I agree with you about reading. It is great to get as many different ideas as possible. The one little idea that I may learn may someday save my life, The only problem with having too many books is they can literally be a pain in the back if you have to move.

  • Papa Bear

    Urban Alan
    I recently watched a TV show that I feel is helpful for preparedness. It’s called WeatherProof on the Weather channel. One episode dealt with various building material for different weather conditions, with a spot on wilderness emergency shelter. Another episode dealt with driving in dangerous weather conditions, flood, snow, black ice etc. I found the show to be informative but not overly technical. On the spot abou black ice they demonstrated the old saying “It’s 4 wheel drive not 4 wheel stop or steer.”

  • Pieinthesky

    Hi. I have 3 books I’d like to add to the list. I’ve read these 3 books many times and found something different each time.
    THE LAST CANADIAN by WILLIAM C HEINE. I’m wondering if DEATH WIND is the same story. It sure reads like it.

  • TN_Dave

    Great List!  One Second After by William Forstchen is also a great read!

  • Pabaylis

    The Road – Cormac McCarthy

  • Jeremiah Thompson

    another good series is the Deathlands series by James Axler.

  • Urban Alan

    Looks really interesting. Thanks!

  • Darrel Edson

    I would like to suggest that you add “The Last Centurion” By John Ringo. Even though I am a left leaning moderate and he writes this from the point of view the right, I found it immensely interesting on how the downfall world economy occurs and what it takes to be able to survive and pull ourselves back up.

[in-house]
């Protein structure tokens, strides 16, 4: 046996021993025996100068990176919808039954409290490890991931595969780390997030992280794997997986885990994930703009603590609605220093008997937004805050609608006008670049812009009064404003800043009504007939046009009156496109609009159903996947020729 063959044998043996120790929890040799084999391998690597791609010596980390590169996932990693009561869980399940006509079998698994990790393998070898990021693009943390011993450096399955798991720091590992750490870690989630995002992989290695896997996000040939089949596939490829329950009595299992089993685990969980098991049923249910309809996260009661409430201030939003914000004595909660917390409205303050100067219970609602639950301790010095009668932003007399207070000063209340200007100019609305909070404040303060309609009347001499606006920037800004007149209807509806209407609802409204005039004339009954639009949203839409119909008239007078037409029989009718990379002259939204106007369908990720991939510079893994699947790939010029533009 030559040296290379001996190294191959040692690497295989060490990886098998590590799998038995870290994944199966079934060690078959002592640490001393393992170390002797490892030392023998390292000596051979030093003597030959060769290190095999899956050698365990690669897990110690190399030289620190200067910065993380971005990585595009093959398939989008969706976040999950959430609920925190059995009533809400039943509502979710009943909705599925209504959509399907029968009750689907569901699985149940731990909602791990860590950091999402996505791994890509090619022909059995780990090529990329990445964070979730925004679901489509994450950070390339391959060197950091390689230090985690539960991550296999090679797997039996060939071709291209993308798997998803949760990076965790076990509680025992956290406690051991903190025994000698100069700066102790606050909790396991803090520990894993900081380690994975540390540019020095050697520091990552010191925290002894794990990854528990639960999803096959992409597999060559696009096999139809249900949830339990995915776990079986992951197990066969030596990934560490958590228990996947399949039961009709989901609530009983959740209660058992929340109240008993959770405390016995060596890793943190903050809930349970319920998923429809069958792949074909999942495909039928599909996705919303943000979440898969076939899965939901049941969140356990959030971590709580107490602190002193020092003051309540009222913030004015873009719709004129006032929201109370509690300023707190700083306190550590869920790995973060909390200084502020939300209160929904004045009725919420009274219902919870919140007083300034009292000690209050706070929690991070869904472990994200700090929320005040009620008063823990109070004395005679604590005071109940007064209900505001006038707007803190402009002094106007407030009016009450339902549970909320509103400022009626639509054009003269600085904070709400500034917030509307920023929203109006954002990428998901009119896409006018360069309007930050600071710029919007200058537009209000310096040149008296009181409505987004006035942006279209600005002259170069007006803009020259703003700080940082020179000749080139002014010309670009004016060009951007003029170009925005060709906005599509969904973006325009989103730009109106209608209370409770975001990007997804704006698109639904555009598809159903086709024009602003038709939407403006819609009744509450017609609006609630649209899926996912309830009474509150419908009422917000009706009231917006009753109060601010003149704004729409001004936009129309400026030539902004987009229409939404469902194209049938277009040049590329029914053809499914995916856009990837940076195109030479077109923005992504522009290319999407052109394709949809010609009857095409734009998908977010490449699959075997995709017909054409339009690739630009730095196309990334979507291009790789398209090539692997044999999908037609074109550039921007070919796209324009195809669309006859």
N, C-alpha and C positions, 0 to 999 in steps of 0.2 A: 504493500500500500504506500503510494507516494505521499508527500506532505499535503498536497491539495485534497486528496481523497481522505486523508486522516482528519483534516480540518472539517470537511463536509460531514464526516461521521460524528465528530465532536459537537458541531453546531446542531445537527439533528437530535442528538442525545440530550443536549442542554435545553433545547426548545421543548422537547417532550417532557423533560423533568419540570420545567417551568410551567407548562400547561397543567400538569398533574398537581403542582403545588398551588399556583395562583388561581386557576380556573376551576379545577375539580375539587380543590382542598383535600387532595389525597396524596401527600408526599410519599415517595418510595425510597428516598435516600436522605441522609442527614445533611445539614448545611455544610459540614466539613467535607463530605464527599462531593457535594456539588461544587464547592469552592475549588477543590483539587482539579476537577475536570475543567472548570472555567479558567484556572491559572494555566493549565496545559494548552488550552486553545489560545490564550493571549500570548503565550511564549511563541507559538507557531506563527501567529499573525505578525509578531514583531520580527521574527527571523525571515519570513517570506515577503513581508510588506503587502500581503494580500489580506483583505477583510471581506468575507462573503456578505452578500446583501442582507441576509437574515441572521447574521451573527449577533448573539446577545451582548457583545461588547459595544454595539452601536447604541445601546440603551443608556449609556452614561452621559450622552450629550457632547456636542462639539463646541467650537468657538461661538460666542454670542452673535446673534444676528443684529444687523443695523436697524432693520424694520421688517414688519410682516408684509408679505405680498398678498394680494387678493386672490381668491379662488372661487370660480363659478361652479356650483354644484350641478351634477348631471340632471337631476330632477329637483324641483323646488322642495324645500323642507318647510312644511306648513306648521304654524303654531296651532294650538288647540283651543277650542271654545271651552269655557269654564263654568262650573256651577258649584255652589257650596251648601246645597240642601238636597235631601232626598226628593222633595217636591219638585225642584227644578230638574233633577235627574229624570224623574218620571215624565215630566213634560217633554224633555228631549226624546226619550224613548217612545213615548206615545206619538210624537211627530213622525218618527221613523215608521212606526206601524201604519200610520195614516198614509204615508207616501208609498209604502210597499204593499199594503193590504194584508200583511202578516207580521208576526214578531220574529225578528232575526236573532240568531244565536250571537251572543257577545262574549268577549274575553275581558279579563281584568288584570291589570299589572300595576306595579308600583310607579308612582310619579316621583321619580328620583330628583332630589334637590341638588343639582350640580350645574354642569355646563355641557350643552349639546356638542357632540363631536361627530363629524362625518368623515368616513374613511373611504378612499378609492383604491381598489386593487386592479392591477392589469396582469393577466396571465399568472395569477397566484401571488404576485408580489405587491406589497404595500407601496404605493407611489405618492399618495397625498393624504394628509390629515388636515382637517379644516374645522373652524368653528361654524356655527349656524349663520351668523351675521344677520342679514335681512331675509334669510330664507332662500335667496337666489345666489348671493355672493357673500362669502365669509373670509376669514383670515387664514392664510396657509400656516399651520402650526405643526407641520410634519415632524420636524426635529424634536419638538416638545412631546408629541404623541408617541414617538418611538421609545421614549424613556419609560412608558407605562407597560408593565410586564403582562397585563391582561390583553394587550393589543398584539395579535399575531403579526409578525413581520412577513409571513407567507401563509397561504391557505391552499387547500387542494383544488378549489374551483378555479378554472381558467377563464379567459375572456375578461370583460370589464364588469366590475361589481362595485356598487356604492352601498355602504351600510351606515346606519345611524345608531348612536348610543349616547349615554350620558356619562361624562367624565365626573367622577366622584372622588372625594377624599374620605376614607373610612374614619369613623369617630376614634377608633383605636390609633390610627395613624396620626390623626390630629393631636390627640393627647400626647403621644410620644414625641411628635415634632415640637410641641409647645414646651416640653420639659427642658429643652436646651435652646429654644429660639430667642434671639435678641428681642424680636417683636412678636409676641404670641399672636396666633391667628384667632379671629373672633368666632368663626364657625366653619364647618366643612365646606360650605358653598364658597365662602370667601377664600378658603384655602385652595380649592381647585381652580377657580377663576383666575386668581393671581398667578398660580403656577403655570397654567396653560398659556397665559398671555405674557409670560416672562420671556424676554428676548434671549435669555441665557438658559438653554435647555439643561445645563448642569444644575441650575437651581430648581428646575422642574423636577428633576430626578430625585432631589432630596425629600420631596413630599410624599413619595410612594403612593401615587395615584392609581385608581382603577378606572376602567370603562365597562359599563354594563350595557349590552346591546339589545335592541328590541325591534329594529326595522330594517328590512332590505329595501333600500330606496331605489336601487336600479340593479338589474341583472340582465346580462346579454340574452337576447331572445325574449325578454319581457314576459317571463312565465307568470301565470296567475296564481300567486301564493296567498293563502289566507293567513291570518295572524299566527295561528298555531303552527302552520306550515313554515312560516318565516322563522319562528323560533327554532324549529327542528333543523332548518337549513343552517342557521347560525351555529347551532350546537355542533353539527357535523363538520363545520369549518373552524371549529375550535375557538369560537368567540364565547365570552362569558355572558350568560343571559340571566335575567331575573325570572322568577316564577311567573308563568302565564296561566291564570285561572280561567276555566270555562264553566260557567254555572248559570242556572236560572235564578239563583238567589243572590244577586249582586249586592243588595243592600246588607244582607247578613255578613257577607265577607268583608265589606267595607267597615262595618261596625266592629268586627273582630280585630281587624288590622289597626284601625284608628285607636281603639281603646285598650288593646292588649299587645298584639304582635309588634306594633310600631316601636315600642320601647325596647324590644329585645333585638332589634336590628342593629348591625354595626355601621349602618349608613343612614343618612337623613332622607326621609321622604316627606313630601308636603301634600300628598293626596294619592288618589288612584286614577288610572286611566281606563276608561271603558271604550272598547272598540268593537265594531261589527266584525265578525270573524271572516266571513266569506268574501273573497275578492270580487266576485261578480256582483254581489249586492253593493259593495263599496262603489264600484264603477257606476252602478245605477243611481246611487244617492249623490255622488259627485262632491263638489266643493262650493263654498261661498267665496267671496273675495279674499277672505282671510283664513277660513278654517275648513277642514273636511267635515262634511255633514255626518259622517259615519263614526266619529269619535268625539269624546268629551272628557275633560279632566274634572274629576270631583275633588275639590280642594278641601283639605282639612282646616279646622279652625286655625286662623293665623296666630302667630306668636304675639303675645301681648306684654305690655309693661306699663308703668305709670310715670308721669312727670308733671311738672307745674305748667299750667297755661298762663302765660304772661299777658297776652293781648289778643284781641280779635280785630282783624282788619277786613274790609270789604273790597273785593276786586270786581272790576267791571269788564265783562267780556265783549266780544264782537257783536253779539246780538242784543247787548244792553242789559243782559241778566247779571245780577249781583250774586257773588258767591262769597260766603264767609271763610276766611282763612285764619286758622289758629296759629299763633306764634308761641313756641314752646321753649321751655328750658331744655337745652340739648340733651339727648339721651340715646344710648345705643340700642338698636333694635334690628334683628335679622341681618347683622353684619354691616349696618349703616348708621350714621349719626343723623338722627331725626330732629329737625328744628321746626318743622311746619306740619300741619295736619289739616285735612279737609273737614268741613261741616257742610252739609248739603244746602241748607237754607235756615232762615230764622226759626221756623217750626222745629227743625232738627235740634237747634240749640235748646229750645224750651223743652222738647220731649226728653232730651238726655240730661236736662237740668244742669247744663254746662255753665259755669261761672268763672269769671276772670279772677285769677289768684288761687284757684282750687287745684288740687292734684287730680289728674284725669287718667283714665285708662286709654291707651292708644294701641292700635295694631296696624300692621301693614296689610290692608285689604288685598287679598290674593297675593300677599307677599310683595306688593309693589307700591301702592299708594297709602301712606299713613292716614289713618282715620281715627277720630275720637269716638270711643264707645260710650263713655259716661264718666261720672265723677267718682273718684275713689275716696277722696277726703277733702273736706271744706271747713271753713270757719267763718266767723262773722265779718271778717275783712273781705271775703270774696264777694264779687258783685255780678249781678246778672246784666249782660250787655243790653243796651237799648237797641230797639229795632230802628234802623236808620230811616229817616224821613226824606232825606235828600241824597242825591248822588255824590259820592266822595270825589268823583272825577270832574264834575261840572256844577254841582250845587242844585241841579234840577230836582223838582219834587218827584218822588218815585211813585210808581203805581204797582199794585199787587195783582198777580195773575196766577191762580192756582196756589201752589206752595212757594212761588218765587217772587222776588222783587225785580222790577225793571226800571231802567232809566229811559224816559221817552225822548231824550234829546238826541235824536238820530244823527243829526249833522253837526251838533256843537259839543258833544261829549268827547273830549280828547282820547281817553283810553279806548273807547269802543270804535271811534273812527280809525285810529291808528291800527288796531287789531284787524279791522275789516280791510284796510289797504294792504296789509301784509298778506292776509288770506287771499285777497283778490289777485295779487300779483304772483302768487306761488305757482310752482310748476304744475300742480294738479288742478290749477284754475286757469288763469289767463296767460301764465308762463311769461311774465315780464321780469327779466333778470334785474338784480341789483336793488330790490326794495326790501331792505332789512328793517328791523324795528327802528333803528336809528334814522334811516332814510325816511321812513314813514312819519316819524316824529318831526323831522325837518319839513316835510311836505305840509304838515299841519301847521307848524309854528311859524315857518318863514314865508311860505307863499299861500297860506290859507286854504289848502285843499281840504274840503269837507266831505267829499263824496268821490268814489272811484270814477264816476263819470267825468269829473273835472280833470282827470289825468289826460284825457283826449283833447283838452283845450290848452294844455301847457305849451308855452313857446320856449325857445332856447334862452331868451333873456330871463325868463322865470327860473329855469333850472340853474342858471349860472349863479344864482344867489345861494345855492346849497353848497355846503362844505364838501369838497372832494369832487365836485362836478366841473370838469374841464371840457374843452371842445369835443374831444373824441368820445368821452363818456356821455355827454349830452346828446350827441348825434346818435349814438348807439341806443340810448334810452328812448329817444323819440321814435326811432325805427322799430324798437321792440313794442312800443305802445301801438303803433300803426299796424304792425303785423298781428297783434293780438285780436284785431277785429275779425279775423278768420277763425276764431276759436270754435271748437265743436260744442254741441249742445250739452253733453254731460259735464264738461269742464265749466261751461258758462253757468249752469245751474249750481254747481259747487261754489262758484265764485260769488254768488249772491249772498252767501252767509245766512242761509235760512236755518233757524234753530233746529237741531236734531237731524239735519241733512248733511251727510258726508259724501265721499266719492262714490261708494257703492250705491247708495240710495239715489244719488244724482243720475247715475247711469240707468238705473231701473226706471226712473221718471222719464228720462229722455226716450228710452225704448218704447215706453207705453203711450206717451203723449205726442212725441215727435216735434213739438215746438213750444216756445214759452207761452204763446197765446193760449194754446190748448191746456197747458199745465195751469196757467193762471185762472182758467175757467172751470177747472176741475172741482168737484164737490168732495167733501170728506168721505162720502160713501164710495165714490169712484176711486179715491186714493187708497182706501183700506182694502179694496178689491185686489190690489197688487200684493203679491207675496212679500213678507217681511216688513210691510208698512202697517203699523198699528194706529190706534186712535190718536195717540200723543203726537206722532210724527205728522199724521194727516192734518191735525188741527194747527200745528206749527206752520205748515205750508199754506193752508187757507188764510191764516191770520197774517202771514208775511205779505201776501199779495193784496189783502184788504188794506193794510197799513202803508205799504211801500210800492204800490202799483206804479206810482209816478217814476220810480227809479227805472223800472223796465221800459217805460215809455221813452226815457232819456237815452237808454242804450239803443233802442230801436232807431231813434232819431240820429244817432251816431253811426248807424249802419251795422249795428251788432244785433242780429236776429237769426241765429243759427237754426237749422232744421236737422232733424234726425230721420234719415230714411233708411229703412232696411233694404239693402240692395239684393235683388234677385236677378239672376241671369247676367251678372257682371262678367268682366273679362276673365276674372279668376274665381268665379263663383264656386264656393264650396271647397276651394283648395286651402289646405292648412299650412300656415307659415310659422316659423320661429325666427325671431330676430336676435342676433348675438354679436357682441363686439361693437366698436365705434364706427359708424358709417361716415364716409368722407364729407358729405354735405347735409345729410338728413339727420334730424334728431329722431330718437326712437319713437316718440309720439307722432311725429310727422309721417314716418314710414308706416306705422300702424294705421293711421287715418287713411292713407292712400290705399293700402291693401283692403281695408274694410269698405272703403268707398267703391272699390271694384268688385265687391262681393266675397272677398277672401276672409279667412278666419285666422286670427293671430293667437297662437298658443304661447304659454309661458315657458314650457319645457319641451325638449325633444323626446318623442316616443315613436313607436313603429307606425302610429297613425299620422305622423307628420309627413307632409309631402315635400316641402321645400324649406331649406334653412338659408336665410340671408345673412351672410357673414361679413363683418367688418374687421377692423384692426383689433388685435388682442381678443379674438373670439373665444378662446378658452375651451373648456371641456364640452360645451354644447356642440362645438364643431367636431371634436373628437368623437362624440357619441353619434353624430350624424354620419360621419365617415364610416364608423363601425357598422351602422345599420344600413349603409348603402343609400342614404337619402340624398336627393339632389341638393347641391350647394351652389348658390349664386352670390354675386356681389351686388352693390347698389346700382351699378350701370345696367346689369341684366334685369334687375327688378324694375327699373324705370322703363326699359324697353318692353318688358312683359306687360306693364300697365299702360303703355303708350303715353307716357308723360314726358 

• Liam Fisher

    I’d add Wofl and Iron by Gordon R. Dickson, and the Deathland series by Axler. I’m writing a similar type of story over on my blog at

  • Judy Smith

    also check out “Dies the Fire” by S. M. Stirling published in 2004. where the author does point out with the actions taken in this story by the characters, that being aware and not sitting around waiting for things to fix themselves or wait for help (that never comes) means survival. Also being prepared to defend what you have from those who would simply take. The twist is that laws of physics have been twisted so gunpowder abd batteries do not work in addition to the usual electronic failures of an EM pulse.

  • Julie

    There’s a Young Adult series by Susan Pfeffer that starts with the book, Life As We Knew It.  It chronicles the aftermath of an asteroid knocking the moon out of orbit.  It’s about survival  – food, energy, illness, family.  Good for young ones to read, but I loved the 3-book series myself as I love dystopian fiction.

  • Anonymous

    No swan song?

  • Urban Alan

    That’s right, I love that book! Can’t believe I didn’t think of it. At some point I’ll revise my top 20.

  • Anonymous

    Pretty comprehensive. Nice job!

  • David W Salazar

    Oryx and Crake by margaret atwood

  • John Scherber

    I’d like to recommend my own novel about a bio-terror attack and its aftermath. It just came out last week. Your readers might enjoy this fictional take on a subject on everyone’s mind today:

    Jihad in America travels on the wind. Can the government, dodgy as it is, possibly stand up to a real attack?

    While a nuclear terrorist attack is unlikely, in a bio-terror epidemic, the genetically engineered plague is invisible. Our borders are vulnerable, and metal detectors are useless, even as ISIS, the Islamic State, raises its menacing black flag in Syria and Iraq.

    What if the government is helpless, gridlocked in perpetual party conflict and rancor?

    BEYOND TERRORISM: SURVIVAL is the fictional story of two unlikely strangers who found a way to survive the apocalypse, the most deadly terrorist attack in history.

    Read a sample on my website:

One Year Urban Survival Plan